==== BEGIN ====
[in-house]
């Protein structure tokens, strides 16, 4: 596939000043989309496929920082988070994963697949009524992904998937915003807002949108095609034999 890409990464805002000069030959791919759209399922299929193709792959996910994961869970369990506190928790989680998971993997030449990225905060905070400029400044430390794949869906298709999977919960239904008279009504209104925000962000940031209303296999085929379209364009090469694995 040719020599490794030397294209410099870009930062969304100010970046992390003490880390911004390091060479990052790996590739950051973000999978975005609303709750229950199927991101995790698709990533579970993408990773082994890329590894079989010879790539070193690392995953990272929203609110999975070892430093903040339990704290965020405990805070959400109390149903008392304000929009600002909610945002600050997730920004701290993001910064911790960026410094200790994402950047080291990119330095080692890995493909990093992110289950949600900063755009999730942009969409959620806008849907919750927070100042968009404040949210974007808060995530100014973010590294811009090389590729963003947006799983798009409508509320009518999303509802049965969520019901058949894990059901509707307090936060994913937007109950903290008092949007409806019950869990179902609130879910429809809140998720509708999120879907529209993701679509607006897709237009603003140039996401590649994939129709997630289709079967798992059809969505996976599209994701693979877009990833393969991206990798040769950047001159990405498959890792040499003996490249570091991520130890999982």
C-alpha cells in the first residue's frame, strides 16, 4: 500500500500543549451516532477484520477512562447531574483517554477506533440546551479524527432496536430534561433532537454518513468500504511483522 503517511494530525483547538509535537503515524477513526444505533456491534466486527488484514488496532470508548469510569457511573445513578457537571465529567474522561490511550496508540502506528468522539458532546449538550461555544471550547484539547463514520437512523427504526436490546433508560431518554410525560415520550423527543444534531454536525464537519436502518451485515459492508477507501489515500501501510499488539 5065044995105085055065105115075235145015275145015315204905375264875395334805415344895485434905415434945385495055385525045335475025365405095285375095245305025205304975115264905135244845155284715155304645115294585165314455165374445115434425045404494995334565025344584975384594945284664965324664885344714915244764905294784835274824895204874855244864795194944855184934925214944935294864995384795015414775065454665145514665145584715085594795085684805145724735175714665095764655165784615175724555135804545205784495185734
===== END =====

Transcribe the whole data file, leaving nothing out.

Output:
[in-house]
């Protein structure tokens, strides 16, 4: 596939000043989309496929920082988070994963697949009524992904998937915003807002949108095609034999 890409990464805002000069030959791919759209399922299929193709792959996910994961869970369990506190928790989680998971993997030449990225905060905070400029400044430390794949869906298709999977919960239904008279009504209104925000962000940031209303296999085929379209364009090469694995 040719020599490794030397294209410099870009930062969304100010970046992390003490880390911004390091060479990052790996590739950051973000999978975005609303709750229950199927991101995790698709990533579970993408990773082994890329590894079989010879790539070193690392995953990272929203609110999975070892430093903040339990704290965020405990805070959400109390149903008392304000929009600002909610945002600050997730920004701290993001910064911790960026410094200790994402950047080291990119330095080692890995493909990093992110289950949600900063755009999730942009969409959620806008849907919750927070100042968009404040949210974007808060995530100014973010590294811009090389590729963003947006799983798009409508509320009518999303509802049965969520019901058949894990059901509707307090936060994913937007109950903290008092949007409806019950869990179902609130879910429809809140998720509708999120879907529209993701679509607006897709237009603003140039996401590649994939129709997630289709079967798992059809969505996976599209994701693979877009990833393969991206990798040769950047001159990405498959890792040499003996490249570091991520130890999982």
C-alpha cells in the first residue's frame, strides 16, 4: 500500500500543549451516532477484520477512562447531574483517554477506533440546551479524527432496536430534561433532537454518513468500504511483522 503517511494530525483547538509535537503515524477513526444505533456491534466486527488484514488496532470508548469510569457511573445513578457537571465529567474522561490511550496508540502506528468522539458532546449538550461555544471550547484539547463514520437512523427504526436490546433508560431518554410525560415520550423527543444534531454536525464537519436502518451485515459492508477507501489515500501501510499488539 5065044995105085055065105115075235145015275145015315204905375264875395334805415344895485434905415434945385495055385525045335475025365405095285375095245305025205304975115264905135244845155284715155304645115294585165314455165374445115434425045404494995334565025344584975384594945284664965324664885344714915244764905294784835274824895204874855244864795194944855184934925214944935294864995384795015414775065454665145514665145584715085594795085684805145724735175714665095764655165784615175724555135804545205784495185734